|World War II: Battle of Tarawa (Operation Galvanic) begins: United States Marines land on Tarawa Atoll in the Gilbert Islands and suffer heavy fire from Japanese shore guns and machine guns.
|Nuremberg trials: Trials against 24 Nazi war criminals start at the Palace of Justice at Nuremberg.
|The Princess Elizabeth marries Lieutenant Philip Mountbatten, who becomes the Duke of Edinburgh, at Westminster Abbey in London.
|The Declaration of the Rights of the Child is adopted by the United Nations.
|Cuban Missile Crisis ends: In response to the Soviet Union agreeing to remove its missiles from Cuba, U.S. President John F. Kennedy ends the quarantine of the Caribbean nation.
|A total of 78 miners are killed in an explosion at the Consolidated Coal Company’s No. 9 mine in Farmington, West Virginia in the Farmington Mine disaster
|Vietnam War: The Plain Dealer publishes explicit photographs of dead villagers from the My Lai Massacre in Vietnam.
|Occupation of Alcatraz: Native American activists seize control of Alcatraz Island until being ousted by the U.S. Government on June 11, 1971.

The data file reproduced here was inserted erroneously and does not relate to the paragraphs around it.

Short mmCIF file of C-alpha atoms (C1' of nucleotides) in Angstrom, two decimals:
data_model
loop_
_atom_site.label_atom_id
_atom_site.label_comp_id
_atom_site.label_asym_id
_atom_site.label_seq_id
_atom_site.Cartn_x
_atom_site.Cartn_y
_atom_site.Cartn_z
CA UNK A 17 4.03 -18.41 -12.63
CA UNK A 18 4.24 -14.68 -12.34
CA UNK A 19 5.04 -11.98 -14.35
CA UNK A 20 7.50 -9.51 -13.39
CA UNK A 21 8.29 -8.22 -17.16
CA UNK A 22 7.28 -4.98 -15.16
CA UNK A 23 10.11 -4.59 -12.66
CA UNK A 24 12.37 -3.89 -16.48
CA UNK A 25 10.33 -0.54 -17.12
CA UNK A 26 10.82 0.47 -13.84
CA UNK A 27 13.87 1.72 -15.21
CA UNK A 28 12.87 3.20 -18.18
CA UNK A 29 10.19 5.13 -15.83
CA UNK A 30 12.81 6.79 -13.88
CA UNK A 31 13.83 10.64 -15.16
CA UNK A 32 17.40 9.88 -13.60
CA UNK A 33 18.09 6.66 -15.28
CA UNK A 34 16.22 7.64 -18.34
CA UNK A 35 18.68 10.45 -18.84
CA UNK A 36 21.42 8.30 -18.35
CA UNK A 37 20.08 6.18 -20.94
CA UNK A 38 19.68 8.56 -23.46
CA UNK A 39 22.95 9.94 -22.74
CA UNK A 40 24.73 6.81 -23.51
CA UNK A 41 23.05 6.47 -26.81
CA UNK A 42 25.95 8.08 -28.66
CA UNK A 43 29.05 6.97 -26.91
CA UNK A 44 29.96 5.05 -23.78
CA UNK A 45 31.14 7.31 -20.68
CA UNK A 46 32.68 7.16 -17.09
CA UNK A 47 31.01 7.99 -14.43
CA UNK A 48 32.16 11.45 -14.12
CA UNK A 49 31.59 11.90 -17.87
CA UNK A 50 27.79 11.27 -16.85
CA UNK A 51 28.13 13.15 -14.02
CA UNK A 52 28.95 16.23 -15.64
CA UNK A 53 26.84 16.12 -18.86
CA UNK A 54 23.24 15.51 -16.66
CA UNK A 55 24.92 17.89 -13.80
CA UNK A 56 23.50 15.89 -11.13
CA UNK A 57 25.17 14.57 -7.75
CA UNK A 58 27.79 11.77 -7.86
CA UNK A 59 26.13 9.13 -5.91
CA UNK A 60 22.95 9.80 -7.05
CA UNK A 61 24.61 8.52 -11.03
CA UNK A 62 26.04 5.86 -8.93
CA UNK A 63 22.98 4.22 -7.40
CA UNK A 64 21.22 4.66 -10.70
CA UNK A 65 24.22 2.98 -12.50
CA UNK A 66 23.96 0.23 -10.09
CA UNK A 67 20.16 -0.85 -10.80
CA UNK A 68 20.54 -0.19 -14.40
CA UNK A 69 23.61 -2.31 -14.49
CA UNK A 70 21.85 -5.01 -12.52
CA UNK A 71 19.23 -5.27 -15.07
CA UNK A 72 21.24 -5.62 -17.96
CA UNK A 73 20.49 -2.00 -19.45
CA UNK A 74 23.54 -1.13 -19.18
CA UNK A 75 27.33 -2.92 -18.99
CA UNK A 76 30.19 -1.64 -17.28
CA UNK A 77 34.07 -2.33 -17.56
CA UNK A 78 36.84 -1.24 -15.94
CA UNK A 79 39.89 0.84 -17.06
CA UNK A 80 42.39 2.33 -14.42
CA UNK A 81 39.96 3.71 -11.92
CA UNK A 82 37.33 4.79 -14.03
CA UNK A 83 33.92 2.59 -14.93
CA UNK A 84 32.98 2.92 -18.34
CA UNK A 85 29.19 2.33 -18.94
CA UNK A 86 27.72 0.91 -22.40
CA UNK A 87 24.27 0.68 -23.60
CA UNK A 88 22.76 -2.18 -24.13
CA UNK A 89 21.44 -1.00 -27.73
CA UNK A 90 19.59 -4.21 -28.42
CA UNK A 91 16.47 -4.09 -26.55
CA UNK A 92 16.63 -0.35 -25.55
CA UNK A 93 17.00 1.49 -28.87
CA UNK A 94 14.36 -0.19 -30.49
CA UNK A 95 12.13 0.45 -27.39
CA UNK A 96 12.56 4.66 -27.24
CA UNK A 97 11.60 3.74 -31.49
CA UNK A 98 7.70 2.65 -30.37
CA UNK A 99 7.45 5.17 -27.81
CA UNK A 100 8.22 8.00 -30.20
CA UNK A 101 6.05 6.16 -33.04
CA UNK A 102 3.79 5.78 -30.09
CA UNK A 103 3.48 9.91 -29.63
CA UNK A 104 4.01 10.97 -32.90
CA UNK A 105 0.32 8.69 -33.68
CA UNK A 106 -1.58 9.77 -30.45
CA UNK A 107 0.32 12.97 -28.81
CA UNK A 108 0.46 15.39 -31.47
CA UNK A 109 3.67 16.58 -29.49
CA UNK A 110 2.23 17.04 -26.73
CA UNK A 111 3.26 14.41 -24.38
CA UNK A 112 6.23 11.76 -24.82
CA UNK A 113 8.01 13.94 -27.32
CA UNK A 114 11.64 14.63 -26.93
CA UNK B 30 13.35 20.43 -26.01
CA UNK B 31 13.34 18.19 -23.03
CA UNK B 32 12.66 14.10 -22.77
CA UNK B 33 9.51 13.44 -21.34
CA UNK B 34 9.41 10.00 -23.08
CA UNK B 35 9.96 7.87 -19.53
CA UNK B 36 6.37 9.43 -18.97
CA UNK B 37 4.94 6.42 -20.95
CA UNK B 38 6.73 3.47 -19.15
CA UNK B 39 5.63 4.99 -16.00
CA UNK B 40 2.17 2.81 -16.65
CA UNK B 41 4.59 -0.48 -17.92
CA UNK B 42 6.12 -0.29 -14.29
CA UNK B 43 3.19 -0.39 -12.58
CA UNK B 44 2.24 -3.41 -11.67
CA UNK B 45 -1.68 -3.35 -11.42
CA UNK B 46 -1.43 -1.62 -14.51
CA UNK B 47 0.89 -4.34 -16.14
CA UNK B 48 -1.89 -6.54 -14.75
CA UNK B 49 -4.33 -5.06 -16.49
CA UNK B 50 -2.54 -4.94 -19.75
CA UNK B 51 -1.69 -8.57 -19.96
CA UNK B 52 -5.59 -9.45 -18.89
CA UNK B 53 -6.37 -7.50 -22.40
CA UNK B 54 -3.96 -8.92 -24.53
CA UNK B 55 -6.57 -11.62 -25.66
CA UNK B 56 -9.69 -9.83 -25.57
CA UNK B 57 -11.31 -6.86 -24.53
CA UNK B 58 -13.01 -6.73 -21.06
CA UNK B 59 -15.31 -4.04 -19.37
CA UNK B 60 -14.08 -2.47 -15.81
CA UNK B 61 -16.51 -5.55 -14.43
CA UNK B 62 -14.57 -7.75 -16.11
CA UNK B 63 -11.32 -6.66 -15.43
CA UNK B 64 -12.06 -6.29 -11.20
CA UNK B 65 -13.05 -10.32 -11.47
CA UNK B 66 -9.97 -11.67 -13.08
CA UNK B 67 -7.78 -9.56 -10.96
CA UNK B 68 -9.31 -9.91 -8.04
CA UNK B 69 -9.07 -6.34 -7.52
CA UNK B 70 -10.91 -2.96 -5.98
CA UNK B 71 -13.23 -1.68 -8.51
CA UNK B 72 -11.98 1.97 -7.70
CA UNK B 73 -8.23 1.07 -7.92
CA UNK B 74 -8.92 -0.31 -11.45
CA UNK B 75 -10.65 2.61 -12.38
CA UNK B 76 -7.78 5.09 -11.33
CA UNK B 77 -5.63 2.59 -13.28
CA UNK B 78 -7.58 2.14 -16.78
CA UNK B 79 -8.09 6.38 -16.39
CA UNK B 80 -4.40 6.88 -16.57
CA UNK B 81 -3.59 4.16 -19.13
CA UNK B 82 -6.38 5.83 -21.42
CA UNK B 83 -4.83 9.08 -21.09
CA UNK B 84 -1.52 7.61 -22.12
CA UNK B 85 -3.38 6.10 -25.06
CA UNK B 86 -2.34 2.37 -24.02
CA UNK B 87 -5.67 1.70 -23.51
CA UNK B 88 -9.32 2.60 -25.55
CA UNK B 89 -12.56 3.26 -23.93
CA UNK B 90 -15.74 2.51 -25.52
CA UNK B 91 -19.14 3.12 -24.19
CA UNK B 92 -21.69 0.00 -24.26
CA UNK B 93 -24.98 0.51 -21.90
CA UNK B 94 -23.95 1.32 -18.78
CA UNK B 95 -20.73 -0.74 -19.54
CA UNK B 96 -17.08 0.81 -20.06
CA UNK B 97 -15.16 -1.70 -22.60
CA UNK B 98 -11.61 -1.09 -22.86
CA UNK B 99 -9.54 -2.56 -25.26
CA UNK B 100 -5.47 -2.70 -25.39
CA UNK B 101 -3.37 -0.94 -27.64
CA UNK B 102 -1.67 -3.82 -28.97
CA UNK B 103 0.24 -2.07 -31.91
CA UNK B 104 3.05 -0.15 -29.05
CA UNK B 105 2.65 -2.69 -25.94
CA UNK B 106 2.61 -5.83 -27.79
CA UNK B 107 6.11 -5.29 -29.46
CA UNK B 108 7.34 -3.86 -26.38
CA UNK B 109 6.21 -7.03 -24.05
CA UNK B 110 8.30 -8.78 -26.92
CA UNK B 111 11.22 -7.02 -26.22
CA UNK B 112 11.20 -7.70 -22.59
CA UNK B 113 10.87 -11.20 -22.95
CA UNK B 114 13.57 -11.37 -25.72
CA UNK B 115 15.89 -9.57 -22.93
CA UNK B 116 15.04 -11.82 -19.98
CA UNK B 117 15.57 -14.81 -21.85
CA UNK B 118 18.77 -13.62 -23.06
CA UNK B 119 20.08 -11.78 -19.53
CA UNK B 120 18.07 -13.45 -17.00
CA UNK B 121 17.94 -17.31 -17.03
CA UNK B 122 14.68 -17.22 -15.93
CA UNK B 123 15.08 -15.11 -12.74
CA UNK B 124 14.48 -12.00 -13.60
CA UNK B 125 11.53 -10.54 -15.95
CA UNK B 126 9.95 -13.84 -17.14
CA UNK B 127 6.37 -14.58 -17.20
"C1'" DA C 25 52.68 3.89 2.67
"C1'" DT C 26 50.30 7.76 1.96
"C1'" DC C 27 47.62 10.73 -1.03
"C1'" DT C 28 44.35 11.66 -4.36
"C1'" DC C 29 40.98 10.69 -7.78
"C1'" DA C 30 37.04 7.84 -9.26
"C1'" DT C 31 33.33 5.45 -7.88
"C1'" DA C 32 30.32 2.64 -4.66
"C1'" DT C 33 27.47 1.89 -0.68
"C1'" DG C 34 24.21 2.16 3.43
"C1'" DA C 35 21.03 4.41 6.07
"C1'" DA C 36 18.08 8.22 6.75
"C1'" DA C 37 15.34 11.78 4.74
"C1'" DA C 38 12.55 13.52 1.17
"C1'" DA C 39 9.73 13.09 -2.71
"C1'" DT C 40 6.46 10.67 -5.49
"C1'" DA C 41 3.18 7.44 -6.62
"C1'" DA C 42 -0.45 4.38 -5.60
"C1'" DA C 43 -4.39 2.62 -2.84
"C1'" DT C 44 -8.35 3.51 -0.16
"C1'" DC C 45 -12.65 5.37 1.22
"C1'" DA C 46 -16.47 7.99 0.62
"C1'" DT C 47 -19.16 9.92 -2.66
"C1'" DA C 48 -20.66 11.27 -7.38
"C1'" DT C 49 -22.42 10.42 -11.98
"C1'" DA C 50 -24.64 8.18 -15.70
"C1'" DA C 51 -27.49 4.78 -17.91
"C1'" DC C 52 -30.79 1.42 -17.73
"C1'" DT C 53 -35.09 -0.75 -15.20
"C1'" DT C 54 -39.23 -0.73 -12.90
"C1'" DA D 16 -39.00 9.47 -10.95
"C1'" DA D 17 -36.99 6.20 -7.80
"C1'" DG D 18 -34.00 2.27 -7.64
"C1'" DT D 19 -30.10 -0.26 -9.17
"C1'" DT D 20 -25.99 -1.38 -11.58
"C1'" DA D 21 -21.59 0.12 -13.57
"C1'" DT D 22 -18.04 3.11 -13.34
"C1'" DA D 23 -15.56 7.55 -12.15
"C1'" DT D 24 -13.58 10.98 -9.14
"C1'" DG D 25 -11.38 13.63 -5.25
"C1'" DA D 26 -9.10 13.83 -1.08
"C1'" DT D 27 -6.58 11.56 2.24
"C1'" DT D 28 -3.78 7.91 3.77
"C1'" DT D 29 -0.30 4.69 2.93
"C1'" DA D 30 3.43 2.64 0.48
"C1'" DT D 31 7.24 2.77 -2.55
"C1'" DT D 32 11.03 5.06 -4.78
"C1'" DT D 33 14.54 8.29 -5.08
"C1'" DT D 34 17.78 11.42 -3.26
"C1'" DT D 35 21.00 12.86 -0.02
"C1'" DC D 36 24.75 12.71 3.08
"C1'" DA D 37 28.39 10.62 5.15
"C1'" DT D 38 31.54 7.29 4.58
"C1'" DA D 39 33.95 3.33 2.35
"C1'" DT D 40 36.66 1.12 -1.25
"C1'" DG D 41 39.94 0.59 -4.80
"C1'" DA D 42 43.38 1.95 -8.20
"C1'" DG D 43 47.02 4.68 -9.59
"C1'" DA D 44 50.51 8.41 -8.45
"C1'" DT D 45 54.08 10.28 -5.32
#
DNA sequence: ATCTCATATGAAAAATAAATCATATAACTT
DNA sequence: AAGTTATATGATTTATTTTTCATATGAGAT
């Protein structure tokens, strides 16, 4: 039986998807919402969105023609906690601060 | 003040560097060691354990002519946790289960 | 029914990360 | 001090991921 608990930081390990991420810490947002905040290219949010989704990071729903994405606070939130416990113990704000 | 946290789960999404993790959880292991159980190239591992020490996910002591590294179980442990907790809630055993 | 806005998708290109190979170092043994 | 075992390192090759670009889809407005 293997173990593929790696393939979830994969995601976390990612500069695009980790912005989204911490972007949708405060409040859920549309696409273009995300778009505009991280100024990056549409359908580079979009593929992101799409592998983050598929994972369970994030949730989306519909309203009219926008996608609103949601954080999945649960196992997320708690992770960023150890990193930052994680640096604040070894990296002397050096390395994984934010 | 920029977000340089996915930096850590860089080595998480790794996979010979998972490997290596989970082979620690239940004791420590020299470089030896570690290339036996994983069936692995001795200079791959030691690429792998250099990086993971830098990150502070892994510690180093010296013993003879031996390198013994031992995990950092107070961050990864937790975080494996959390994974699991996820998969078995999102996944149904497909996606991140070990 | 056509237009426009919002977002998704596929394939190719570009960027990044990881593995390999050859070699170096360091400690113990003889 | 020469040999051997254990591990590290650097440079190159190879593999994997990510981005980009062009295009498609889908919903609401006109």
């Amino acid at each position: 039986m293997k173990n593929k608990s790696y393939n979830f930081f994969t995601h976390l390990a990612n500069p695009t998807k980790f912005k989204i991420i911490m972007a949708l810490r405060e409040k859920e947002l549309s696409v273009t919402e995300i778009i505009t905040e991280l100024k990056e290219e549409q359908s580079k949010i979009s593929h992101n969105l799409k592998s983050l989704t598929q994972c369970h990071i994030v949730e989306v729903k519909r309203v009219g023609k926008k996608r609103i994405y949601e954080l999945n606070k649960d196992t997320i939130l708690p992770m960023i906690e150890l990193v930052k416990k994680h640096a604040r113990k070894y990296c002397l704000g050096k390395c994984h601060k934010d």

|The United States Department of Justice files its final anti-trust suit against AT&T Corporation. This suit later leads to the breakup of AT&T and its Bell System.
|Egyptian President Anwar Sadat becomes the first Arab leader to officially visit Israel, when he meets Israeli prime minister Menachem Begin and speaks before the Knesset in Jerusalem, seeking a permanent peace settlement.
|Grand Mosque seizure: About 200 Sunni Muslims revolt in Saudi Arabia at the site of the Kaaba in Mecca during the pilgrimage and take about 6000 hostages. The Saudi government receives help from Pakistani special forces to put down the uprising.
|Lake Peigneur drains into an underlying salt deposit. A misplaced Texaco oil probe had been drilled into the Diamond Crystal Salt Mine, causing water to flow down into the mine, eroding the edges of the hole.
|Microsoft Windows 1.0 is released.
|Velvet Revolution: The number of protesters assembled in Prague, Czechoslovakia swells from 200,000 the day before to an estimated half-million.
|Andrei Chikatilo, one of the Soviet Union’s most prolific serial killers, is arrested; he eventually confesses to 56 killings.